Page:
Phytochemical screening: Glycosides, tannins, saponins, cardiac glycosides, flavonoid glycosides, free flavonoids, saponin glycosides and alkaloids were detected in the aqueous leaves extracts, while cyanogenic glycosides and anthraquinones were absent.
|Table 1:||Liver function indices in rats administered aqueous leaves extracts of Erythrophleum africanum|
|Values are mean±standard error. *: Significantly (p<0.05) different from the control by using the analysis of variance (ANOVA) (n = 5), ALT = Alanine amino transferase, AST = Aspartate amino transferase, ALP = Alkaline phosphatase, ALB = Albumin, TP = Total Protein, TB = Total Bilirubin, CB = Conjugated Bilirubin|
|Table 2:||Renal function indices in rats administered aqueous leaves extracts of Erythrophleum africanum|
|Values are mean±standard error. * = Significantly (p<0.05) different from the control by using Analysis of Variance (ANOVA) (n = 5). Na+ = Serum Sodium ion concentration, K+ = Serum potassium ion concentration, HCO¯3 = Serum bicarbonate ion concentration|
|Table 3:||Histopathological features of liver and kidney of rats administered aqueous leaves extracts of Erythrophleum africanum|
The total amount of alkaloids and saponins detected in 50 g powdered extract was 4.34 and 1.16% w/v, respectively. True tannins and pseudotannins were 0.17 and 0.23%, respectively.
Acute toxicity study and behavioral effects: Acute toxicity test at 3000 mg kg-1 of E. africanum produced no mortality after 48 h of observation. The median Lethal Dosage (LD50) of the aqueous leaves extract was greater than 3000 mg kg-1 body weight. Oral administration of low dose (1000 mg kg-1) produced no obvious toxicity. However, higher doses (2000 to 3000 mg kg-1) caused slow movement of the animals.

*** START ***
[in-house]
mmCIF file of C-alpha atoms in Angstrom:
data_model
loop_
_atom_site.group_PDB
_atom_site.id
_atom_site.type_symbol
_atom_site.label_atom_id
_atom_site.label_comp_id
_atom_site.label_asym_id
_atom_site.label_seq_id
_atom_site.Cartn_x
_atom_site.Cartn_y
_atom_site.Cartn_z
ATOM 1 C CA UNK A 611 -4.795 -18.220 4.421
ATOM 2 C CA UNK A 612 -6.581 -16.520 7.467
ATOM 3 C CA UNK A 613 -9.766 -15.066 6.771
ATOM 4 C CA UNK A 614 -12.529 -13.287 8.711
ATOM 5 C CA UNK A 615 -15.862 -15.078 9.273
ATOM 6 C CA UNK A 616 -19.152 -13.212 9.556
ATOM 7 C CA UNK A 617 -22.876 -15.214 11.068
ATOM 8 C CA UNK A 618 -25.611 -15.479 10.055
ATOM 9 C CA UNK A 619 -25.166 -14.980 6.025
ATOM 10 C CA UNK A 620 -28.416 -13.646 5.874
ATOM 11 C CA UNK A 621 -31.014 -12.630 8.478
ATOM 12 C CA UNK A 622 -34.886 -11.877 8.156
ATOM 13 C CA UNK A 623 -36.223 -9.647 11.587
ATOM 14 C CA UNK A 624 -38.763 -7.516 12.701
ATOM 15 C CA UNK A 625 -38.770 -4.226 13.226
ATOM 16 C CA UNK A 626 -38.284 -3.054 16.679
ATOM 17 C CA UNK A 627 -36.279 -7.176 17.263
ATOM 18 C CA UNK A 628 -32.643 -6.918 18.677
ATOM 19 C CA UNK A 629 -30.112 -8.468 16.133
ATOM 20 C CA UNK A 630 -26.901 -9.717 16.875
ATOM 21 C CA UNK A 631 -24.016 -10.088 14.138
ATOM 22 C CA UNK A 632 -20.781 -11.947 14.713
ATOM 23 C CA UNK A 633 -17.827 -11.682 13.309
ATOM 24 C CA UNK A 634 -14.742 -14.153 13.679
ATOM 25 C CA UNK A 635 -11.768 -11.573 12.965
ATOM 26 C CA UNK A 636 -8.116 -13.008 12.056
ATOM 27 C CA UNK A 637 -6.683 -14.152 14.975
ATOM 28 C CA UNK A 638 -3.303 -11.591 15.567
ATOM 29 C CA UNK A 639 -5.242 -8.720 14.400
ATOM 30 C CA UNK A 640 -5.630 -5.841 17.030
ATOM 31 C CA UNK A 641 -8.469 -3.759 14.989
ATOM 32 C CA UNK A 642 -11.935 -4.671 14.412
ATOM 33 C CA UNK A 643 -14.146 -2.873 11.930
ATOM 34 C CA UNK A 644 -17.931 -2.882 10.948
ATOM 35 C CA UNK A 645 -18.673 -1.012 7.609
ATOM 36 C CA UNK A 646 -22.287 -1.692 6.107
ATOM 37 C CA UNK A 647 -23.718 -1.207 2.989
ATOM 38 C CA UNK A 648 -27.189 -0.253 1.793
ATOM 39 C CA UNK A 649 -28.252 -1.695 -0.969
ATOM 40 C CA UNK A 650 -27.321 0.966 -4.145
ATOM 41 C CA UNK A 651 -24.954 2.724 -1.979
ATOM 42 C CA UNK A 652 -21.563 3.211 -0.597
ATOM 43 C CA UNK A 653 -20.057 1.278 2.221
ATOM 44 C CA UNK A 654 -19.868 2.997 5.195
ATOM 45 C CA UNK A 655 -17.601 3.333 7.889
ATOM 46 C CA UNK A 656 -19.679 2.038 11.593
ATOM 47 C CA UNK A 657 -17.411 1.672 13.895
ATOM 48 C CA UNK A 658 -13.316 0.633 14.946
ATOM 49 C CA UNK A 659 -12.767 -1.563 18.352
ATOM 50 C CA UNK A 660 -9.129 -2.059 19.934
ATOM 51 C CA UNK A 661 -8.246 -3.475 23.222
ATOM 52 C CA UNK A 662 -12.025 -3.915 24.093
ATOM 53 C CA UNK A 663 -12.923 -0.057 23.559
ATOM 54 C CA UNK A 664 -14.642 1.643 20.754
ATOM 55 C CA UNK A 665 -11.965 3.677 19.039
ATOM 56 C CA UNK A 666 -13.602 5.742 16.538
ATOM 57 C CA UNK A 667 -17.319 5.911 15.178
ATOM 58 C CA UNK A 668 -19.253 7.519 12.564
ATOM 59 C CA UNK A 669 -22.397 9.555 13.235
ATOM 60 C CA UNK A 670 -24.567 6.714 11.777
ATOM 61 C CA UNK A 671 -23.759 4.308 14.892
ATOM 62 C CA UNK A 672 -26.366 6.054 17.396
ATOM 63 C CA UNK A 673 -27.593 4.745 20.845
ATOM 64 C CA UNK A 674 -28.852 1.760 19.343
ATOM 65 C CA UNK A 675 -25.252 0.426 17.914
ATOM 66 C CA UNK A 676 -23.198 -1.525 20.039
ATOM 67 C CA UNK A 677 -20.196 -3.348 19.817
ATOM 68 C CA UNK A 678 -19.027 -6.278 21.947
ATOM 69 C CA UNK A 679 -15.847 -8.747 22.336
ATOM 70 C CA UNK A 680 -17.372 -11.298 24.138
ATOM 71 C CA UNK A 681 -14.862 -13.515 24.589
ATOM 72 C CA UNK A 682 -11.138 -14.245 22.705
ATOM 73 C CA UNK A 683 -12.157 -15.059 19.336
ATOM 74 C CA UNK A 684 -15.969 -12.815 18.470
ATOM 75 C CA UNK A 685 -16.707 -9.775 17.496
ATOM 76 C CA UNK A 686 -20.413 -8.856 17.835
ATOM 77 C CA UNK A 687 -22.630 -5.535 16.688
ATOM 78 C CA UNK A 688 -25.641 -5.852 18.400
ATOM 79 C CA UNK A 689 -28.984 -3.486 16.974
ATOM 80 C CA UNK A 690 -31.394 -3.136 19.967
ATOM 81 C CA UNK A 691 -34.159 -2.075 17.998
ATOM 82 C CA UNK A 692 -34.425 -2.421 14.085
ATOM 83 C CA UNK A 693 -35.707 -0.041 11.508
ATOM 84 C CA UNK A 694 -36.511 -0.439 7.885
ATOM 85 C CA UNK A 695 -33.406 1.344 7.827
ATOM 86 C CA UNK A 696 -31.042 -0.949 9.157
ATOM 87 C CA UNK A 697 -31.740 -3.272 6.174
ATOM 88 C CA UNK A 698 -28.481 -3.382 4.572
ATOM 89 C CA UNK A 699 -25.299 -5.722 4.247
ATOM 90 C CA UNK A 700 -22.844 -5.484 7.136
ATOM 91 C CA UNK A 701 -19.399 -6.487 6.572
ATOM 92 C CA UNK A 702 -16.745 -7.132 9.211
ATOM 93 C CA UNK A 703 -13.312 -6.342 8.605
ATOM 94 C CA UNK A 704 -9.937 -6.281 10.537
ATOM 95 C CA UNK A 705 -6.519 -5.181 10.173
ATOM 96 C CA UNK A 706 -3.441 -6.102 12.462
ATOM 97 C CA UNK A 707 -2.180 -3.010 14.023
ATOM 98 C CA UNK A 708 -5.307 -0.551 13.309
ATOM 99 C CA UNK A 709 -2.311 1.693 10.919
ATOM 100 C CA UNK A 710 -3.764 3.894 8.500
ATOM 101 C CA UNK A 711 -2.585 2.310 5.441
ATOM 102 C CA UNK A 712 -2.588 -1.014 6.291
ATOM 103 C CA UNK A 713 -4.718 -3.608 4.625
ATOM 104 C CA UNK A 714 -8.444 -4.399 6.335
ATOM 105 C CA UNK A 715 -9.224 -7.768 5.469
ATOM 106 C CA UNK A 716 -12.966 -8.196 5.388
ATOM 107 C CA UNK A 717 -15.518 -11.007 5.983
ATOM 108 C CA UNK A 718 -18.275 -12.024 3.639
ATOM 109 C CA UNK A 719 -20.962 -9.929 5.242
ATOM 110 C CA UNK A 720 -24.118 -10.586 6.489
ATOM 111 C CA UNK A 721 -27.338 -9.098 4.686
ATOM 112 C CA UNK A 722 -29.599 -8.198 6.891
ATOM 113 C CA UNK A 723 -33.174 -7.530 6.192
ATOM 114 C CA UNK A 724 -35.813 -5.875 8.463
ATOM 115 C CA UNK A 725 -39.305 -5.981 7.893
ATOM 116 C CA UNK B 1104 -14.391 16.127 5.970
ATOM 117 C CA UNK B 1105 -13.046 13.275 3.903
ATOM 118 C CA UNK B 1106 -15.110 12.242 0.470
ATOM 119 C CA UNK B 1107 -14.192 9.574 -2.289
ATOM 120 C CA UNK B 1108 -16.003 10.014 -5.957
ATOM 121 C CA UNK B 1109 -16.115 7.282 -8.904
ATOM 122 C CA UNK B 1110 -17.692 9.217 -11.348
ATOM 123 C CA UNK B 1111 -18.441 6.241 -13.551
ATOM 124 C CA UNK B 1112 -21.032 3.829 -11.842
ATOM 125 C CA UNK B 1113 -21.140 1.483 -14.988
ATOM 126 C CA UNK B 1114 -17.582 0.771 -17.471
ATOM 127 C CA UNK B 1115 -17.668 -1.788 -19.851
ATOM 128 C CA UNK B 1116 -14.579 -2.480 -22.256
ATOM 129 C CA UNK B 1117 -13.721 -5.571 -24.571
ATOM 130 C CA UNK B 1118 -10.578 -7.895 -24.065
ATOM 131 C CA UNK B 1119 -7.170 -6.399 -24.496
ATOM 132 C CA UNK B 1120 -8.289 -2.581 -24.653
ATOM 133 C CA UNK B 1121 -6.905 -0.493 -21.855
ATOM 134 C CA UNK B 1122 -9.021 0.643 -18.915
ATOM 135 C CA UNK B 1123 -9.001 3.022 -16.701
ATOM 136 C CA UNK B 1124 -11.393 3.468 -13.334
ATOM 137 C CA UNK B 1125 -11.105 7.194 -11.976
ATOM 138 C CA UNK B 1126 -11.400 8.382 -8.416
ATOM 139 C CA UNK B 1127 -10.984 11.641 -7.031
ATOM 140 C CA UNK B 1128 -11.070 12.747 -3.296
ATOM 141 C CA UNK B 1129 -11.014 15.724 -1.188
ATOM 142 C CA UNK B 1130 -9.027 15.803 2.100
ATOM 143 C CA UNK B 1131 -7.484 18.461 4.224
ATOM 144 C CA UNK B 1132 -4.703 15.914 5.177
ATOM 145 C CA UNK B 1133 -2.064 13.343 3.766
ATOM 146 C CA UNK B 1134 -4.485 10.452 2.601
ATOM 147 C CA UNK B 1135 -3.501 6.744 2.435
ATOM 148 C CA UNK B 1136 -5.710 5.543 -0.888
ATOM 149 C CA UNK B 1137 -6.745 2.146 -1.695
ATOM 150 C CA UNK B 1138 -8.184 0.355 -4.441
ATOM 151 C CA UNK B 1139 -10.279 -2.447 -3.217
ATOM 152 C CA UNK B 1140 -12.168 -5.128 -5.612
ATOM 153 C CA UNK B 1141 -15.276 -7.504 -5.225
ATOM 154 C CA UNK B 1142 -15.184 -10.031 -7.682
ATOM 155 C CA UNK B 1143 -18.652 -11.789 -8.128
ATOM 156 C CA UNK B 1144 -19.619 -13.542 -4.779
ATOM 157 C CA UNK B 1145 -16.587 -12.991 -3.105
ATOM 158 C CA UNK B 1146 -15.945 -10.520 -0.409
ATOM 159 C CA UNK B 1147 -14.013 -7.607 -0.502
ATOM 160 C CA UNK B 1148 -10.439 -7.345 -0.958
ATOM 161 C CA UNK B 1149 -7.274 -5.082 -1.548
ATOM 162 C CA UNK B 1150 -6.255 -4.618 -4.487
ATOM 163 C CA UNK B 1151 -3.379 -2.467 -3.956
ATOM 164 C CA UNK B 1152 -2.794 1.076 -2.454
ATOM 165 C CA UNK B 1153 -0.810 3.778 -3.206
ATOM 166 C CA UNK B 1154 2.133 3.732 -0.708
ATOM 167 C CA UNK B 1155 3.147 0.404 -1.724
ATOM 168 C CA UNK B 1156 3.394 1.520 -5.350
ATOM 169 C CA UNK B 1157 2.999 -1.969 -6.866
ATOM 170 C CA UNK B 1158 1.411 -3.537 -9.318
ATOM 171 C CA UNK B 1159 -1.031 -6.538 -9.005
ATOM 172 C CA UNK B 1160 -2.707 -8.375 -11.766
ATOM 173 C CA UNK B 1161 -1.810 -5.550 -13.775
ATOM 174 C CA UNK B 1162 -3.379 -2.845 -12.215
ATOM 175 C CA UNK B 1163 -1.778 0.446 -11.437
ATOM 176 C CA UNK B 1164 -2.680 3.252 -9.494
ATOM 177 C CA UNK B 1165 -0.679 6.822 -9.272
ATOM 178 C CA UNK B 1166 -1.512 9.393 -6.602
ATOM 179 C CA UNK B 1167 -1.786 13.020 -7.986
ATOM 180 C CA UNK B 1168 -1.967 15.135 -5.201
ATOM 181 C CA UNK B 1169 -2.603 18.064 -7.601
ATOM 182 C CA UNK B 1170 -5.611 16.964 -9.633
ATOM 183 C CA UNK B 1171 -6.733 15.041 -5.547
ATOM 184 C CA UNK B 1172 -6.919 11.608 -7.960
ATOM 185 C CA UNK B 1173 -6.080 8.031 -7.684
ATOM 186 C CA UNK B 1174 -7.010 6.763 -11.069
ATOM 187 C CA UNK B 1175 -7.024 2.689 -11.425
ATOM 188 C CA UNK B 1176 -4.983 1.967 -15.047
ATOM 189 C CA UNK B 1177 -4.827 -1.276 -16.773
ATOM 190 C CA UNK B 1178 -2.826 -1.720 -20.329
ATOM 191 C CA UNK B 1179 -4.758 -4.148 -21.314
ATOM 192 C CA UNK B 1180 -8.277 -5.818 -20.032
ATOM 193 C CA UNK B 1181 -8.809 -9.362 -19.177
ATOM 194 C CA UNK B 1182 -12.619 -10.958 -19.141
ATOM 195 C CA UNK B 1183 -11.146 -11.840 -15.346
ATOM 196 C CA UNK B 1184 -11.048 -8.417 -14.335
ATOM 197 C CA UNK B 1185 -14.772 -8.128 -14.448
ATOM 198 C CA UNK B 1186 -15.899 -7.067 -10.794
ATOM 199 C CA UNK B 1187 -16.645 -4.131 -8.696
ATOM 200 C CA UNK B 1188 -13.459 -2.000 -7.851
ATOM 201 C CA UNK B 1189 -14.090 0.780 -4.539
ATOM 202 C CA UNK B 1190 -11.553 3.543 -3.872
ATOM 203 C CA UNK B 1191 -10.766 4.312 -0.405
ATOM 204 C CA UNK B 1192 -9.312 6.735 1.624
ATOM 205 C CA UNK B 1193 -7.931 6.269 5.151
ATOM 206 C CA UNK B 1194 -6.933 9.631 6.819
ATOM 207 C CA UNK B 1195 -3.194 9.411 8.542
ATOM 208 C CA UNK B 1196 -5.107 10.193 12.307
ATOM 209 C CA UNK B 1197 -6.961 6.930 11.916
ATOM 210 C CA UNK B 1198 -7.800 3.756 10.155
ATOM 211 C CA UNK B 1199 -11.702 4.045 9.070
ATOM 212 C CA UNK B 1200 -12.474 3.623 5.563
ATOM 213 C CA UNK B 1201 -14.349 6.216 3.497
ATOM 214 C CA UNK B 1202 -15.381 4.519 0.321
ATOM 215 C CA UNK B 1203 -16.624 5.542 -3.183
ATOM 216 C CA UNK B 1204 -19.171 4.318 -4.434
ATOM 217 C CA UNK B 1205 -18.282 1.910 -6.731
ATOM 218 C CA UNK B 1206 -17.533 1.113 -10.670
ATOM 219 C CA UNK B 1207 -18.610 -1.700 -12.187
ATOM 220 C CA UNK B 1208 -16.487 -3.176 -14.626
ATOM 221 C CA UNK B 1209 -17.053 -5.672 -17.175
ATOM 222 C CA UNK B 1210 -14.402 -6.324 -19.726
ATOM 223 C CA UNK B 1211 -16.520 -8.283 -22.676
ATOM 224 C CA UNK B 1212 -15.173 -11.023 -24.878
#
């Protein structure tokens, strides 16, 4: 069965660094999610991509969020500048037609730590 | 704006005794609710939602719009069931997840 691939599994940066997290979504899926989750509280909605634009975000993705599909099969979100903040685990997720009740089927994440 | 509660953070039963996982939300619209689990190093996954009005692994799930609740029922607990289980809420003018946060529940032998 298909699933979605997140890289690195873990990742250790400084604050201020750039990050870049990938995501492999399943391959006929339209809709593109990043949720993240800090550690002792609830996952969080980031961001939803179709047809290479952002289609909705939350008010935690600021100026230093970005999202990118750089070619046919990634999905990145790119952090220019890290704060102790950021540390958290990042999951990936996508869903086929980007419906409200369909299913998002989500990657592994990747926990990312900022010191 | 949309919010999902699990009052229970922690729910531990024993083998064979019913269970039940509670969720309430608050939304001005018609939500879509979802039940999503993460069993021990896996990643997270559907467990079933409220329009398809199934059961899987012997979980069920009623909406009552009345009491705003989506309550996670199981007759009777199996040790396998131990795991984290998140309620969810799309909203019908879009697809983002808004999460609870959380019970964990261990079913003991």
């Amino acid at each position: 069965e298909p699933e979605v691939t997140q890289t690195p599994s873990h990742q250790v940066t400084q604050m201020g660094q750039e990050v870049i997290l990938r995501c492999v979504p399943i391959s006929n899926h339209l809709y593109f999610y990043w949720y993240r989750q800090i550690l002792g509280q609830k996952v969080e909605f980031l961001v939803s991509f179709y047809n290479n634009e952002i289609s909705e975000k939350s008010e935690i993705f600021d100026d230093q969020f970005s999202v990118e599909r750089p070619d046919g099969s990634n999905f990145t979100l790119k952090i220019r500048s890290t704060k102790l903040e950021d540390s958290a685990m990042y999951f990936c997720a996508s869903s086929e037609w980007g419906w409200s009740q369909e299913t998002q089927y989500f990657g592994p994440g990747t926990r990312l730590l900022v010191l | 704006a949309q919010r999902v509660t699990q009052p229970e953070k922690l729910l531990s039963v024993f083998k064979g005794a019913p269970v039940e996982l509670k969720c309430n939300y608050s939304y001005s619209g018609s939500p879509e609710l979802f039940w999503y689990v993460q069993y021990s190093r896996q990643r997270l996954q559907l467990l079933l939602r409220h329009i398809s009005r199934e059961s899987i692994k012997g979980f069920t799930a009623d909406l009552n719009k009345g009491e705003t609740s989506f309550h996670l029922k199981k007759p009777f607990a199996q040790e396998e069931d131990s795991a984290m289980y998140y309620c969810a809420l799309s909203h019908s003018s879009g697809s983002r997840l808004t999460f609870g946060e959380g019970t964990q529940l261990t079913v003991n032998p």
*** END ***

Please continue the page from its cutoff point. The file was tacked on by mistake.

Sub-acute toxicity (Hepatorenal functions): Significant (p<0.05) differences in some kidney and liver function indices were observed. They were more pronounced in the experimental rats administered doses of 2000 to 3000 mg kg-1 compared with control (Table 1 and 2).
Histopathological studies: Aqueous leaves extracts produced histopathological lesions of the liver and kidney (Table 3), in form of marked and moderate infiltration with necrosis and perivascular lymphocytic cuffs (Fig. 1-8).
|Fig. 1:||Kidney photomicrograph section of normal rat (control). Hematoxylin and Eosin (H and E) X 600|
|Fig. 2:||Kidney photomicrograph section of rat administered aqueous leaves extract of Erythrophleum africanum (1000 mg kg-1) showing no visible lesion. Hematoxylin and Eosin (H and E) X 600|
|Fig. 3:||Kidney photomicrograph section of rat administered aqueous leaves extract of Erythrophleum africanum (2000 mg kg¯1) showing moderate infiltration and necrosis. Hematoxylin and Eosin (H and E) X 600|
|Fig. 4:||Kidney photomicrograph section of rat administered aqueous leaves extract of Erythrophleum africanum (3000 mg kg¯1) showing marked infiltration and necrosis. Hematoxylin and Eosin (H and E) X 600|
|Fig. 5:||Liver photomicrograph section of normal rat (control). Hematoxylin and Eosin (H and E) X 600|
|Fig. 6:||Liver photomicrograph section of rat dministered aqueous leaves extract of Erythrophleum africanum (1000 mg kg¯1) showing no visible lesion. Hematoxylin and Eosin (H and E) X 600|
|Fig. 7:||Liver photomicrograph section of rat administered aqueous leaves extract of Erythrophleum africanum (2000 mg kg¯1) showing perivascular lymphocytic cuff. Hematoxylin and Eosin (H and E) X 600|
|Fig. 8:||Liver photomicrograph section of rat administered aqueous leaves extract of Erythrophleum africanum (3000 mg kg¯1) showing moderate infiltration and necrosis. Hematoxylin and Eosin (H and E) X 600|
The assay of diagnostic enzymes in tissues plays a significant role in diagnosis, disease investigation and assessment of drug or plant extract for safety/ toxicity risk. The toxicological activity of one of the Erythropleum sp. (E. guineense) has been demonstrated in previous studies (Adeoye and Oyedapo, 2004). This study shows pronounced toxicity at higher doses (2000 to 3000 mg kg-1) of orally administered aqueous leaves extracts of E. africanum to albino rats. Acute toxicity studies did not reveal grossly negative behavioral changes such as excitement, respiratory distress, convulsions or coma in the rats administered the various doses of E. africanum. The LD50 obtained was greater than 3000 mg kg-1. However, no animal died but slow movements of animals were observed.